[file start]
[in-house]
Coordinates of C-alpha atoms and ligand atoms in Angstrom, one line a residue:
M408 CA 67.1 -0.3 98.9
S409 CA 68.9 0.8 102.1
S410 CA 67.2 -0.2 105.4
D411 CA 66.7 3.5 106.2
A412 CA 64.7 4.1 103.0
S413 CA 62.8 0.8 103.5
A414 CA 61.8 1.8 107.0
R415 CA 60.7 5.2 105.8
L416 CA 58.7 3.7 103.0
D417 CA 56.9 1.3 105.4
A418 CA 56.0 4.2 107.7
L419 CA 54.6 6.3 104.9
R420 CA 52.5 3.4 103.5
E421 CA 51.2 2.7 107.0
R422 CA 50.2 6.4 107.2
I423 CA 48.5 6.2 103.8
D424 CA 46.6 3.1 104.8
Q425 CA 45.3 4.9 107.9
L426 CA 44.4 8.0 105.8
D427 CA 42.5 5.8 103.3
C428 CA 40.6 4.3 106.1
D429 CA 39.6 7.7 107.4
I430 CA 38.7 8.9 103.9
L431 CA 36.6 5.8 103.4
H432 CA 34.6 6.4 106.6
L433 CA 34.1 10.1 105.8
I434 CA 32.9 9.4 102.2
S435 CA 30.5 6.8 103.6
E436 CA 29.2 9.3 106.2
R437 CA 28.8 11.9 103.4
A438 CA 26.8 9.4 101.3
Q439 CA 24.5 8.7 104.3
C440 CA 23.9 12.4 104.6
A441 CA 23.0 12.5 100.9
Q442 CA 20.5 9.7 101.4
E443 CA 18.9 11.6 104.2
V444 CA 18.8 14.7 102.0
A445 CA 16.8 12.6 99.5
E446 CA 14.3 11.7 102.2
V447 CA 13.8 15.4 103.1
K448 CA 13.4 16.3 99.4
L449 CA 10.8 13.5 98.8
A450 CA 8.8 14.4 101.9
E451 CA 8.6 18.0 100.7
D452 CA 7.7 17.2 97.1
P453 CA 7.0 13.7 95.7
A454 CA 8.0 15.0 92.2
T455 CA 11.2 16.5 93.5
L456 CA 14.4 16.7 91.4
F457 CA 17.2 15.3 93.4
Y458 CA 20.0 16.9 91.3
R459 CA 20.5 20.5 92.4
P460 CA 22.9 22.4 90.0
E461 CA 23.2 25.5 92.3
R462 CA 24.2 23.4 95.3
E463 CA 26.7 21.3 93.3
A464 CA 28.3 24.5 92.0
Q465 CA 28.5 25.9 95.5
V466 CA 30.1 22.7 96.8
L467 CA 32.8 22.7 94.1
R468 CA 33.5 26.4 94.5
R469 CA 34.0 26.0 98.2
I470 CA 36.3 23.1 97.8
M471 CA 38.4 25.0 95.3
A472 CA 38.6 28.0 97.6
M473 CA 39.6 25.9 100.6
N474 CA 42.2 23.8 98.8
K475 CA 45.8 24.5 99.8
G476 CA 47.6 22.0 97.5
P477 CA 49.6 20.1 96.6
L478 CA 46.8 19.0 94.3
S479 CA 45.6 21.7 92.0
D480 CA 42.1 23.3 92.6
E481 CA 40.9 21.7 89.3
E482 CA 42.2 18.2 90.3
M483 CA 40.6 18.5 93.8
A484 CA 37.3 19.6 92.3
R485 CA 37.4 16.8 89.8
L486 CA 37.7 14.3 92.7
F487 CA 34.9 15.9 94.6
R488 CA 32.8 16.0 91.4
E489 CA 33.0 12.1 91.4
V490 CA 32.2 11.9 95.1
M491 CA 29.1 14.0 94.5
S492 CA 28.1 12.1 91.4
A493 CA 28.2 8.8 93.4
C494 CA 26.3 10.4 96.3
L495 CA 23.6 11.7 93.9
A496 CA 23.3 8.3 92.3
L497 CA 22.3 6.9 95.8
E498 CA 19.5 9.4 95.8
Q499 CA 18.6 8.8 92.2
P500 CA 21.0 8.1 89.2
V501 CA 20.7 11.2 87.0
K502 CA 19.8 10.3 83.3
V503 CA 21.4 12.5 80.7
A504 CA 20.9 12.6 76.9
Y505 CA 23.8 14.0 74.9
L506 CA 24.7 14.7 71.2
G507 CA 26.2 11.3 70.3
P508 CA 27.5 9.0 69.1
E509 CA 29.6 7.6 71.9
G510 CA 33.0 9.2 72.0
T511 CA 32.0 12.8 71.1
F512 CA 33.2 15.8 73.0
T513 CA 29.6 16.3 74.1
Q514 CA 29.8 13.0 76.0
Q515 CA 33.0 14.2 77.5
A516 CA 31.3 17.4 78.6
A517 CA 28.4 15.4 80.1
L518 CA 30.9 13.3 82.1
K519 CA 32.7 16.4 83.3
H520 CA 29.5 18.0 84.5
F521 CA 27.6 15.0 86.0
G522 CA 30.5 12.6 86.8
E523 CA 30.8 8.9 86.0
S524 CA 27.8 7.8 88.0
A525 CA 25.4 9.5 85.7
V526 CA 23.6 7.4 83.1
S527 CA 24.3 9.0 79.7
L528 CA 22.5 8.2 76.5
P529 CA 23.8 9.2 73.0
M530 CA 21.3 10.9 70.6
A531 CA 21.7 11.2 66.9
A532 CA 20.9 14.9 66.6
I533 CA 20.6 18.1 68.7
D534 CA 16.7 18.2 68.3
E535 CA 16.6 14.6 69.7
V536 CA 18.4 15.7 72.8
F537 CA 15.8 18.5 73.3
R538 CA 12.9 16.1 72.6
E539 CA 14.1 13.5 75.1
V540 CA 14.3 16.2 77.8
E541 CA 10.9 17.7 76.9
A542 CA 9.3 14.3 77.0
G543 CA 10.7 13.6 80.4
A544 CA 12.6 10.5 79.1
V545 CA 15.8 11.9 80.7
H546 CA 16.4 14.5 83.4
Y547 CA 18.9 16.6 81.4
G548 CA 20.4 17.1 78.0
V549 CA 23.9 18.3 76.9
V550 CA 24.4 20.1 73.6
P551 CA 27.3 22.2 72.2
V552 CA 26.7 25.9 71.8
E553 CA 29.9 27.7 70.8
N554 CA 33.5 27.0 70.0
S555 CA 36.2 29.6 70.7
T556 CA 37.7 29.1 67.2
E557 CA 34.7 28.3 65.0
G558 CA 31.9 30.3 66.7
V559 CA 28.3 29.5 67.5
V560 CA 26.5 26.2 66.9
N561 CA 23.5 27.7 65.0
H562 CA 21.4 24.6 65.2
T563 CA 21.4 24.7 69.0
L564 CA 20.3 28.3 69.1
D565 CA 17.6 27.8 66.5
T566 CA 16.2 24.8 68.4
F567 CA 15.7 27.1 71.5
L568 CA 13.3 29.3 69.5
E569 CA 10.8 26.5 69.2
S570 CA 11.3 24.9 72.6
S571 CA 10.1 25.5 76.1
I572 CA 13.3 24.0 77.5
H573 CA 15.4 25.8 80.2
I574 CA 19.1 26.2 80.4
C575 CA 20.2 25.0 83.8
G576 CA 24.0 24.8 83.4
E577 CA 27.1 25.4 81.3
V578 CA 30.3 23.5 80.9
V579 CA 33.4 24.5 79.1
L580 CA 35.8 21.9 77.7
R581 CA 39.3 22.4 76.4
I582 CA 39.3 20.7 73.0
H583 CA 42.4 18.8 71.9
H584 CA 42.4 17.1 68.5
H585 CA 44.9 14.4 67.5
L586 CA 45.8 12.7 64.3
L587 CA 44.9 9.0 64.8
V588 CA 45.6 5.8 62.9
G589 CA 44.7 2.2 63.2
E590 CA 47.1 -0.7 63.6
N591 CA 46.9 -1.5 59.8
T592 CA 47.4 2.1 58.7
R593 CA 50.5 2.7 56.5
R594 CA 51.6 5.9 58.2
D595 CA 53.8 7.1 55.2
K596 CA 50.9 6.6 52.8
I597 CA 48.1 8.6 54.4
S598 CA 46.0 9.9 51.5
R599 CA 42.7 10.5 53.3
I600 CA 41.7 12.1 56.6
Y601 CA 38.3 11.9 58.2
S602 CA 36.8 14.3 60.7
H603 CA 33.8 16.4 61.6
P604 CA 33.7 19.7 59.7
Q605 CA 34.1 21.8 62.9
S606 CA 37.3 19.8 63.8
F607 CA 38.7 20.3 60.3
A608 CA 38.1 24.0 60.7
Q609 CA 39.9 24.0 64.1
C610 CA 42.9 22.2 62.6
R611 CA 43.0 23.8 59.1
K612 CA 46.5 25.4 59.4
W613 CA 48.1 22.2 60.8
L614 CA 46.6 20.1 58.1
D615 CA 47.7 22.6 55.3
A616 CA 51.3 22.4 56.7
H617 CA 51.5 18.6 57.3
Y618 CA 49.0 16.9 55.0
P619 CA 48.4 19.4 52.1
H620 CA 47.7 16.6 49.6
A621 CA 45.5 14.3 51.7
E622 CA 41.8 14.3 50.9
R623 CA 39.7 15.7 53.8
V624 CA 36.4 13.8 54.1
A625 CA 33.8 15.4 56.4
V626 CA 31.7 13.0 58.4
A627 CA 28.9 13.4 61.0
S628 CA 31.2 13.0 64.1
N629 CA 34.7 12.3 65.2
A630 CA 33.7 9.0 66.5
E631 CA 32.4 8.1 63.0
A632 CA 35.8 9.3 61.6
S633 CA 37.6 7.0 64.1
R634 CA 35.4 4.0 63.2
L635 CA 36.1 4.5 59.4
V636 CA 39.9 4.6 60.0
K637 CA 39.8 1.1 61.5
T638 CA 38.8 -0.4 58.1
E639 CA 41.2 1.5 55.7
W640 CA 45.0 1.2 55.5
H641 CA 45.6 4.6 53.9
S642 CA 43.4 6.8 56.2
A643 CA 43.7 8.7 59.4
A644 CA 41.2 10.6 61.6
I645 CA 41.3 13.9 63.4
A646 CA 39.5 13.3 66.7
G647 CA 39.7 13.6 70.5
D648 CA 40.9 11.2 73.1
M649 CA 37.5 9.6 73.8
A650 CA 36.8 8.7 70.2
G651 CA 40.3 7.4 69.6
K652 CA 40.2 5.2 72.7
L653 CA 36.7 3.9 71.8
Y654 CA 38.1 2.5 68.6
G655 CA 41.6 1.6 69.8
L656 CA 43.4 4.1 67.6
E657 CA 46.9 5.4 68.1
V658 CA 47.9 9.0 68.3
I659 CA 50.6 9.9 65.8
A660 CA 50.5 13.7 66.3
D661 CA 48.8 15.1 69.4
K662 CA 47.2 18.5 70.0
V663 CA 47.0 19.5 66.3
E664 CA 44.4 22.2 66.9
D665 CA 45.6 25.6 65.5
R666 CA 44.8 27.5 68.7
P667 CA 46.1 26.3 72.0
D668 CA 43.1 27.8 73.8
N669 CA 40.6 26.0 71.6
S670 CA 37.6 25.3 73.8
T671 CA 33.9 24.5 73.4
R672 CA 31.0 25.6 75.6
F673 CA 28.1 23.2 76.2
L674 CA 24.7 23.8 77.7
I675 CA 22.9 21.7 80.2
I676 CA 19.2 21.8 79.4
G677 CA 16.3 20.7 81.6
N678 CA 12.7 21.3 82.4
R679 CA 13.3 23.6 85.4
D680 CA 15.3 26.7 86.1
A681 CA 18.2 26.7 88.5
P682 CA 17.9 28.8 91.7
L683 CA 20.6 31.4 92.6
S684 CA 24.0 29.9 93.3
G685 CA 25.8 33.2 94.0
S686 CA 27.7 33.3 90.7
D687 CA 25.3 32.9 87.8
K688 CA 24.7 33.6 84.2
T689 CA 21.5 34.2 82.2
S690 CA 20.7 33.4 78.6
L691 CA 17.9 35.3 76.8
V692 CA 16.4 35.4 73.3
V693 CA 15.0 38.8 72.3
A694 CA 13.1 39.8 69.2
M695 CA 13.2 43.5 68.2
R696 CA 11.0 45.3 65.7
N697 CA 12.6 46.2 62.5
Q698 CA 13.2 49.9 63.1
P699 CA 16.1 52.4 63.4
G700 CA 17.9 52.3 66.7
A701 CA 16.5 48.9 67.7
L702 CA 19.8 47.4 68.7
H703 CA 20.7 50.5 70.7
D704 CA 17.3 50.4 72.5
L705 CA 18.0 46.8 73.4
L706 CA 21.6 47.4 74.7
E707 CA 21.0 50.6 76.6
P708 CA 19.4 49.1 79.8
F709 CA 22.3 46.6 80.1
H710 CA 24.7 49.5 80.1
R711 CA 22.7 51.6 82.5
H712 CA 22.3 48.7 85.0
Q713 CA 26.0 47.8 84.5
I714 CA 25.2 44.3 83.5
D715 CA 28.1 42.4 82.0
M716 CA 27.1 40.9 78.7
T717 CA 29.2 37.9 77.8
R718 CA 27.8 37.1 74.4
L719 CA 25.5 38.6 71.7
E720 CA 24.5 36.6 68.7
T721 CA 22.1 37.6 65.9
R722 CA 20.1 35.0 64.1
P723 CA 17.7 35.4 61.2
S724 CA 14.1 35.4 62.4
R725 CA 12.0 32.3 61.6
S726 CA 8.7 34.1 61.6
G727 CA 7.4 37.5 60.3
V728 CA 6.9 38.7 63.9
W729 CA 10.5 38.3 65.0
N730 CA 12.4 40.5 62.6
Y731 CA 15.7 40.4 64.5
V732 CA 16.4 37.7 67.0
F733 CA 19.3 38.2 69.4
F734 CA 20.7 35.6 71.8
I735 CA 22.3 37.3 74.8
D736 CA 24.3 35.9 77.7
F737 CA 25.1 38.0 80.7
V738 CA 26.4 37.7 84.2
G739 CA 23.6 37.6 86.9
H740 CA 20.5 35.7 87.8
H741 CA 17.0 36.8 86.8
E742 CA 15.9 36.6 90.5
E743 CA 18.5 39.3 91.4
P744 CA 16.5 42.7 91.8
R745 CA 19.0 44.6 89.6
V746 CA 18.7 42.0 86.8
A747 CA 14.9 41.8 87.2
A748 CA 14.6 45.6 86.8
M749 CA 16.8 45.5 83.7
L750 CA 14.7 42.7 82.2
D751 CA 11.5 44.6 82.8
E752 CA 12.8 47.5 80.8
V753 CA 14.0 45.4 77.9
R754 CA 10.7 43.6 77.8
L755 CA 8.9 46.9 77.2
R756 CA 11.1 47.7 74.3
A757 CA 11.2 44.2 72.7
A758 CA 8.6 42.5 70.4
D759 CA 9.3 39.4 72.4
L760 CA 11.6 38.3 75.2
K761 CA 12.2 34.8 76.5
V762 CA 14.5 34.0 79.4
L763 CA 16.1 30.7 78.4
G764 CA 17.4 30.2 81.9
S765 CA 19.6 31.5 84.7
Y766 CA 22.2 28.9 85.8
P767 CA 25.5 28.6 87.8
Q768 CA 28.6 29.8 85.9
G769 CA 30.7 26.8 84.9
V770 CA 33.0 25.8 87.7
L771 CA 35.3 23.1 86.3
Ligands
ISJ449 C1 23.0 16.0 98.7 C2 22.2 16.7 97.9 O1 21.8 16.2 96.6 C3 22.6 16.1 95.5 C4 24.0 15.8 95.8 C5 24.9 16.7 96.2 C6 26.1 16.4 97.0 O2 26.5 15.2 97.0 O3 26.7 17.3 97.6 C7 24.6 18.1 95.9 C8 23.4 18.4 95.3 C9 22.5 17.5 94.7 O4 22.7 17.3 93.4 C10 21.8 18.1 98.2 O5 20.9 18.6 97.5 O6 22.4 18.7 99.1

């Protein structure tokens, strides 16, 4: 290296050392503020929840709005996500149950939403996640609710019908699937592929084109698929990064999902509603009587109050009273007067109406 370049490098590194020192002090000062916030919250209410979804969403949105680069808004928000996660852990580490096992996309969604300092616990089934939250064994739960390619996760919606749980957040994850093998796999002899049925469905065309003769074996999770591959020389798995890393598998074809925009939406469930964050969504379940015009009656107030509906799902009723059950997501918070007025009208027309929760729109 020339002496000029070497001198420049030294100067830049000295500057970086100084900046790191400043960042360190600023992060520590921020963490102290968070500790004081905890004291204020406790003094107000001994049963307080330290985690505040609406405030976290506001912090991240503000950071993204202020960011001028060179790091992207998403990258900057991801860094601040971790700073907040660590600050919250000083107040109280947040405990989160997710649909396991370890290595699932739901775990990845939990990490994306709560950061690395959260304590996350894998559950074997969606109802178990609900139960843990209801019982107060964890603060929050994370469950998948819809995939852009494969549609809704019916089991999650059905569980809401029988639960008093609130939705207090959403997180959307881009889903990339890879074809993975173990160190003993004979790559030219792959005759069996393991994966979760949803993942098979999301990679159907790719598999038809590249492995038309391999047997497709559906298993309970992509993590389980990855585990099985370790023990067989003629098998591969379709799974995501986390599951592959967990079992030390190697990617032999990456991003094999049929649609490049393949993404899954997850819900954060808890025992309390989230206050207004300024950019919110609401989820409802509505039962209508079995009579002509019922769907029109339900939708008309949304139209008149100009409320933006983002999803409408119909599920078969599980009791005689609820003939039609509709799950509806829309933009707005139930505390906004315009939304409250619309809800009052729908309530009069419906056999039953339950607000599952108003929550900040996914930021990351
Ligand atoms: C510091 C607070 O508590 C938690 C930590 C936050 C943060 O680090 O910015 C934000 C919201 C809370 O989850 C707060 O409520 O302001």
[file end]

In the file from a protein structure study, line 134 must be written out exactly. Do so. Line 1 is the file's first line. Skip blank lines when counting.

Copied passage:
E539 CA 14.1 13.5 75.1